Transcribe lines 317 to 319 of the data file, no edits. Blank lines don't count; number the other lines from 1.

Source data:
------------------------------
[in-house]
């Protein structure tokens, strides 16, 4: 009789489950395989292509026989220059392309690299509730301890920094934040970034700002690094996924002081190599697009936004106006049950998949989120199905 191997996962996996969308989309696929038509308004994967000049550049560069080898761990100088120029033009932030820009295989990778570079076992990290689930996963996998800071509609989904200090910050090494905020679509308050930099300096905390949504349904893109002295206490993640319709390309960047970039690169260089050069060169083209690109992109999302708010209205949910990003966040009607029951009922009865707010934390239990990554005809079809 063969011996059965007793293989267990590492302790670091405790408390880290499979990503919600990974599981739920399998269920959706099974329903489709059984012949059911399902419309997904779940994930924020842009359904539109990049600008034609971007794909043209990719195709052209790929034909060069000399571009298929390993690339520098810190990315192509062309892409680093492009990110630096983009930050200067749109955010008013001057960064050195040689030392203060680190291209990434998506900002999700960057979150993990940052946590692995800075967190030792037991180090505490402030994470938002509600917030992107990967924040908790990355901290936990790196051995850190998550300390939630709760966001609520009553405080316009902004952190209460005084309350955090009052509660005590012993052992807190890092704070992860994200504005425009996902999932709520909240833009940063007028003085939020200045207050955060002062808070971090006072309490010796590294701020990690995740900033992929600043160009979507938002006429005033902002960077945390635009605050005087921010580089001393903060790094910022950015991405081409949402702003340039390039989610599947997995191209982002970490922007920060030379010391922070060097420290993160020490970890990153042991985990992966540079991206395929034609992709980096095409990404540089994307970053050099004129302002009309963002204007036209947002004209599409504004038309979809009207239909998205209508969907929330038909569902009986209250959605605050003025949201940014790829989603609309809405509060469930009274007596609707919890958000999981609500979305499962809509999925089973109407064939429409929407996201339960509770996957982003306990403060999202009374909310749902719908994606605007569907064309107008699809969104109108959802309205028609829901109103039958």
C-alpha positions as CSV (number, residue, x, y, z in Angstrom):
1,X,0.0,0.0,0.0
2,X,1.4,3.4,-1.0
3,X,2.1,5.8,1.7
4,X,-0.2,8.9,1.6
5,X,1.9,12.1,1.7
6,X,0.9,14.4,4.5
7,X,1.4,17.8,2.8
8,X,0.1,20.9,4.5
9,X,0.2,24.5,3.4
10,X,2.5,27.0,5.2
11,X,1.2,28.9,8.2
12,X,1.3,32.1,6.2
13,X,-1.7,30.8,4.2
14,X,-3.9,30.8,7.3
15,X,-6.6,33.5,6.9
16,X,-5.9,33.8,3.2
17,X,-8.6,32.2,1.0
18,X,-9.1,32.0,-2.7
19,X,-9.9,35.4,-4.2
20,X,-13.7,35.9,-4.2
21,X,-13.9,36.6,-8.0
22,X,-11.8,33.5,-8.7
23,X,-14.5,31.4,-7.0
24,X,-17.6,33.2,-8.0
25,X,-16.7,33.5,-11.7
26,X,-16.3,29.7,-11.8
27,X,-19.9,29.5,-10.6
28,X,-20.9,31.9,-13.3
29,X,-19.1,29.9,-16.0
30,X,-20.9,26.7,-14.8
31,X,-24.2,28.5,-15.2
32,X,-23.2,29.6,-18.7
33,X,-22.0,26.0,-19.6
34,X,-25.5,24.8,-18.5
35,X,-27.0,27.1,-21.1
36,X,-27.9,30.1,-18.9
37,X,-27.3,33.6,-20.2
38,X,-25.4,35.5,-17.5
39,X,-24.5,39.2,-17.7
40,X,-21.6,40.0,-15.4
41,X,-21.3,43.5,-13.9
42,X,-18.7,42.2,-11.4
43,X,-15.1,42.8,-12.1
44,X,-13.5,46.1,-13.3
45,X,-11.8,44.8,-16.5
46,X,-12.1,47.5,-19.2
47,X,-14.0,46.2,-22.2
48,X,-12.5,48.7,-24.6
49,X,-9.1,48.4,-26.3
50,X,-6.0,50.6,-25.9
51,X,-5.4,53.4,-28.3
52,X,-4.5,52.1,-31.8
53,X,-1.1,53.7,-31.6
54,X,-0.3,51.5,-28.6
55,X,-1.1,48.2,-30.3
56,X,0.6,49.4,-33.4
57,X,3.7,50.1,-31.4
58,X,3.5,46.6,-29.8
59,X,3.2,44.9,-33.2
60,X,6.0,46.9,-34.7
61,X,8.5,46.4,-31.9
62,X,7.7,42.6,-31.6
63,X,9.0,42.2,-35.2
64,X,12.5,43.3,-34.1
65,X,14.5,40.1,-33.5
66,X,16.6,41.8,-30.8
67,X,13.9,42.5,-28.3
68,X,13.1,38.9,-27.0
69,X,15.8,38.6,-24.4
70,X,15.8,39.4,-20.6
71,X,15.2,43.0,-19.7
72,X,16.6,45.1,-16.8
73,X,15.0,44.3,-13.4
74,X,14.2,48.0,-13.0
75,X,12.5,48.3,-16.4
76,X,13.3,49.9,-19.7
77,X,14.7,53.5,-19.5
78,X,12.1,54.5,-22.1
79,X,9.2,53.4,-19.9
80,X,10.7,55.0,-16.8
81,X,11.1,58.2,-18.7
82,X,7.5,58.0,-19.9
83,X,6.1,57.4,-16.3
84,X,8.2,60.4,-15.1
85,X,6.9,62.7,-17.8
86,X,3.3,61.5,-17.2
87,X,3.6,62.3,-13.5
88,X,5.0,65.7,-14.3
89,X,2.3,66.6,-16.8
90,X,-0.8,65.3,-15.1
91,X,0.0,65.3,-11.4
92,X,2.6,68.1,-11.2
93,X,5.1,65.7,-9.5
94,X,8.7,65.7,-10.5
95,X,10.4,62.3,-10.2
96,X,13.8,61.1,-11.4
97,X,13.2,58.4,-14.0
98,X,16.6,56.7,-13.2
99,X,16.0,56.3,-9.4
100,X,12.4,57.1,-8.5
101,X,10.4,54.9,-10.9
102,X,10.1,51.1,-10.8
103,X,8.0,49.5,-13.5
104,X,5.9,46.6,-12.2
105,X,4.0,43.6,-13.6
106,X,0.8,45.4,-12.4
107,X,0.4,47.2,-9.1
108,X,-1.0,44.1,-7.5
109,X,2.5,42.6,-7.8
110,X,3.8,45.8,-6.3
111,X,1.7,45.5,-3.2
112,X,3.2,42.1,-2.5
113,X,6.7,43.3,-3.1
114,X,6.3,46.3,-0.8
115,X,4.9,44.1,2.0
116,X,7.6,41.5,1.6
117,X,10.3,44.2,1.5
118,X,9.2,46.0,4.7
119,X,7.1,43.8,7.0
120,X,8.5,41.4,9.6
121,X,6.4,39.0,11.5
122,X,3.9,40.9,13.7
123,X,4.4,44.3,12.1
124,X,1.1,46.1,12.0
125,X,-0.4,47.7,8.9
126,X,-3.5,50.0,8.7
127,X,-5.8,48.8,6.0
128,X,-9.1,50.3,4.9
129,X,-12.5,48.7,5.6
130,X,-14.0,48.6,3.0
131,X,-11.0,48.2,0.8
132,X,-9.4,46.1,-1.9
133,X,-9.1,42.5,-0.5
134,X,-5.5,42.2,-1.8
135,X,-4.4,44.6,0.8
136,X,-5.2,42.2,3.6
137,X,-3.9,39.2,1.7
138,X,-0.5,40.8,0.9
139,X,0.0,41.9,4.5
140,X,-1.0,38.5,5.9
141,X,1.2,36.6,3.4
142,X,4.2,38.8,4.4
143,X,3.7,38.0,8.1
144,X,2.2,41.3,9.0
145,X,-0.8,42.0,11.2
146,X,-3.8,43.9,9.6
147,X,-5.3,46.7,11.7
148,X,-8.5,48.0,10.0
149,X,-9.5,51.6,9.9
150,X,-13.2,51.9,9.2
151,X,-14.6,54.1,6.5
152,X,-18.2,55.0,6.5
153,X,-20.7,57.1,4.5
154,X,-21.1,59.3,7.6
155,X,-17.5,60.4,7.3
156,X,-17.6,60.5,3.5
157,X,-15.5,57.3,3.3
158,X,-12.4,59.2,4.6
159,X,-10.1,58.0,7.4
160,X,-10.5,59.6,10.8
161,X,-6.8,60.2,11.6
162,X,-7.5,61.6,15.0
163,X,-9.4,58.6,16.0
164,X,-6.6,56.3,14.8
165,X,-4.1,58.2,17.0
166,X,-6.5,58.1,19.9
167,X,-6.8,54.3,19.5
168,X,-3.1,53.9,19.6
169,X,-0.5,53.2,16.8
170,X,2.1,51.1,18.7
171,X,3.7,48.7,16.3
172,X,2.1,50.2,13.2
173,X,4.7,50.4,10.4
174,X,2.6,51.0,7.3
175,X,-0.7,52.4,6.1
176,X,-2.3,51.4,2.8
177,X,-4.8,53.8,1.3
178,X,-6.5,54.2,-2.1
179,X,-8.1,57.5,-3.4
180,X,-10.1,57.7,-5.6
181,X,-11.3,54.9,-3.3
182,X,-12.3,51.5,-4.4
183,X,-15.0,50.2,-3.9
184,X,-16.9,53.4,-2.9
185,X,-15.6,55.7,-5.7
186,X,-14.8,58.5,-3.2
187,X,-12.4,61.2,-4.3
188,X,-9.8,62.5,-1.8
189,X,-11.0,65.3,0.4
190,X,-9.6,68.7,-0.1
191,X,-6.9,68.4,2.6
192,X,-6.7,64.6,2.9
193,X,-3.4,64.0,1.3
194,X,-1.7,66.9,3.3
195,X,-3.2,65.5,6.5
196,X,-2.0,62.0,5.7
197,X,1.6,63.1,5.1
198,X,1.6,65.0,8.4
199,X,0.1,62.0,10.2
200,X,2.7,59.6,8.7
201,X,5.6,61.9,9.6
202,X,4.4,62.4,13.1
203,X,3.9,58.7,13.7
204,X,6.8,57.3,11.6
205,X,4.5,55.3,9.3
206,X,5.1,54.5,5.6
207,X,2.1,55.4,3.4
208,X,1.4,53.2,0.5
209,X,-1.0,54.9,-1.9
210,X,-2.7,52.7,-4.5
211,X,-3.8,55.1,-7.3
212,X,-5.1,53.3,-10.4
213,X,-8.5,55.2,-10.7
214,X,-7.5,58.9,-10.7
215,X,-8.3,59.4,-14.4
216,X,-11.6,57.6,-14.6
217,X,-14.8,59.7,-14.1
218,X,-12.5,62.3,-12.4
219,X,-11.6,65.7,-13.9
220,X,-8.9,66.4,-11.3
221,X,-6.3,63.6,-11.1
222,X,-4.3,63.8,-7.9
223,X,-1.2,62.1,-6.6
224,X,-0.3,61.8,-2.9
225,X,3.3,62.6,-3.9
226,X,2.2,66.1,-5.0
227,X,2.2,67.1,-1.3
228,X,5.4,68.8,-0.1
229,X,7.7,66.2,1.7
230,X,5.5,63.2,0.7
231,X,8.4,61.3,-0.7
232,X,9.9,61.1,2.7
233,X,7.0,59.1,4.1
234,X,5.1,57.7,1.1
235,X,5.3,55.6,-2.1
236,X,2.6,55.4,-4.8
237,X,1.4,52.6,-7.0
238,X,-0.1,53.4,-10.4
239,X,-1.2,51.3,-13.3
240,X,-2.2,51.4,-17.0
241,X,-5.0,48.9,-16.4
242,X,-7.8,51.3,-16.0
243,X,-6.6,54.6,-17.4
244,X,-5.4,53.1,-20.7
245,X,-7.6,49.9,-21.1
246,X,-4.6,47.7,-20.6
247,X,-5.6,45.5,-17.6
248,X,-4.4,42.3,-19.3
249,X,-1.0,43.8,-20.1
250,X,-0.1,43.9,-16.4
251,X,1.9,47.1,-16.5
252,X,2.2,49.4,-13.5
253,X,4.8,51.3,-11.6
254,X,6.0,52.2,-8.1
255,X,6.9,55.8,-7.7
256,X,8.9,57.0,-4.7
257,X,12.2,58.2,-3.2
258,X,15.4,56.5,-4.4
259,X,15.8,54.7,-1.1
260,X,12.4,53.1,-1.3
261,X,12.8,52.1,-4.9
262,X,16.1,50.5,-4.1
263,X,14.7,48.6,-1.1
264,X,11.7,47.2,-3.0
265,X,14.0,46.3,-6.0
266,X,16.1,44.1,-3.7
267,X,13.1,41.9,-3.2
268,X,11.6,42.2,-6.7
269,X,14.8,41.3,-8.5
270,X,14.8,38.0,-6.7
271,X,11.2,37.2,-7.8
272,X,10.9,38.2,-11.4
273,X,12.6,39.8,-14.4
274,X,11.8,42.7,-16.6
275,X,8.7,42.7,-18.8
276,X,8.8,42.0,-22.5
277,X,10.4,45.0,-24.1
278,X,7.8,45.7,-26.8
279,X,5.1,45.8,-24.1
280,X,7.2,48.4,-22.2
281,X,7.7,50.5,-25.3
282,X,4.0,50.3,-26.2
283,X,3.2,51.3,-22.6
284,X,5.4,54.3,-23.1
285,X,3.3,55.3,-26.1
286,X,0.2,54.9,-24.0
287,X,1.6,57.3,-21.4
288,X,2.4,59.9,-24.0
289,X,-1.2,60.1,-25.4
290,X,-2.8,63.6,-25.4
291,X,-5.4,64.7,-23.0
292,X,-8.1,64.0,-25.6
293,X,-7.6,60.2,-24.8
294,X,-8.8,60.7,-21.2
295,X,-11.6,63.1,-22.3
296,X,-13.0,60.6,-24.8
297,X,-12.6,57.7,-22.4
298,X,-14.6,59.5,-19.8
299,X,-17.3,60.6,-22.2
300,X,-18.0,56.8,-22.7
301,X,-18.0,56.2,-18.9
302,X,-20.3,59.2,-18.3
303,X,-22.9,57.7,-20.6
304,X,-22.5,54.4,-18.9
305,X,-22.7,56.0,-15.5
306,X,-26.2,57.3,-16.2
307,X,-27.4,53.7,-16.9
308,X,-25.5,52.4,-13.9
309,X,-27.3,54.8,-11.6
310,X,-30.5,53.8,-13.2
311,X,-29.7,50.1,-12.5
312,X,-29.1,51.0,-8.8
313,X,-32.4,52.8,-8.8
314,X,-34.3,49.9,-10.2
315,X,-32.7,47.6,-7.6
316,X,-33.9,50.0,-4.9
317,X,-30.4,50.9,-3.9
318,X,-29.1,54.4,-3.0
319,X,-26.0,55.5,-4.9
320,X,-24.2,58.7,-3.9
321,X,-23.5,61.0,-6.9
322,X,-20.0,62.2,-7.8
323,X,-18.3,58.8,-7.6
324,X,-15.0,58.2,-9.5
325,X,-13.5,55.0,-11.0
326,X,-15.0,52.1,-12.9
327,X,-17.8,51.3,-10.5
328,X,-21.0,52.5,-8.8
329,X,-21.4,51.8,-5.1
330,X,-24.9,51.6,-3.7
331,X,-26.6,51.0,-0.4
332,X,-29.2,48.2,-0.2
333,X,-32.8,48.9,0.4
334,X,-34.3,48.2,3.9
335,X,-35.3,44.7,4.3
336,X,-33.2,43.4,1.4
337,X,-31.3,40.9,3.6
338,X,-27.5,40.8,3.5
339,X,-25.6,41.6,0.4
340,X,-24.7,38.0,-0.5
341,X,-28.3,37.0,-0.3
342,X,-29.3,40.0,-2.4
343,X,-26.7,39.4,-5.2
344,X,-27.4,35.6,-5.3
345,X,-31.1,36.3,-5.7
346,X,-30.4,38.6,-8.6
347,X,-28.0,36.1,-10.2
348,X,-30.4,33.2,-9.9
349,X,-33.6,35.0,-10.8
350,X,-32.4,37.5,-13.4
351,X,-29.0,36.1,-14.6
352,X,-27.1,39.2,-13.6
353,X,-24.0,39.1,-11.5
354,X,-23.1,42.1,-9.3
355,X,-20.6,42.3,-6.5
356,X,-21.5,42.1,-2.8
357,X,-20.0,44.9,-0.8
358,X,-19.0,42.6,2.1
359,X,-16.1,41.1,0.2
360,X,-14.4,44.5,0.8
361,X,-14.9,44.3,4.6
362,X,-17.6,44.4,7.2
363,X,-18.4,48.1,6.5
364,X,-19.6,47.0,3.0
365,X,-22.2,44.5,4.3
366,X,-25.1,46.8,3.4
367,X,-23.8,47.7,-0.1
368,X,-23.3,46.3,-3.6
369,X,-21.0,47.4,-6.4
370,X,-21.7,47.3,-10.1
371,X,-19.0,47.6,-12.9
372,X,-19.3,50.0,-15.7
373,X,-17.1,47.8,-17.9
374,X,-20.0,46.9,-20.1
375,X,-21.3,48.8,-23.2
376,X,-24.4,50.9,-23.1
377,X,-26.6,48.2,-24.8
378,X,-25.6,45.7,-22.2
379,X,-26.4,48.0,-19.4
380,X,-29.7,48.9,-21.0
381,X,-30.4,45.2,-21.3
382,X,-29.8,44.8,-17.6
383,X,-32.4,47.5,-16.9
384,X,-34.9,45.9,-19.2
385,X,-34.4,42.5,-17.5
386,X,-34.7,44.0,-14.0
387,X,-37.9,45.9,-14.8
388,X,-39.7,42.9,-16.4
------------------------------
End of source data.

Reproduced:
314,X,-34.3,49.9,-10.2
315,X,-32.7,47.6,-7.6
316,X,-33.9,50.0,-4.9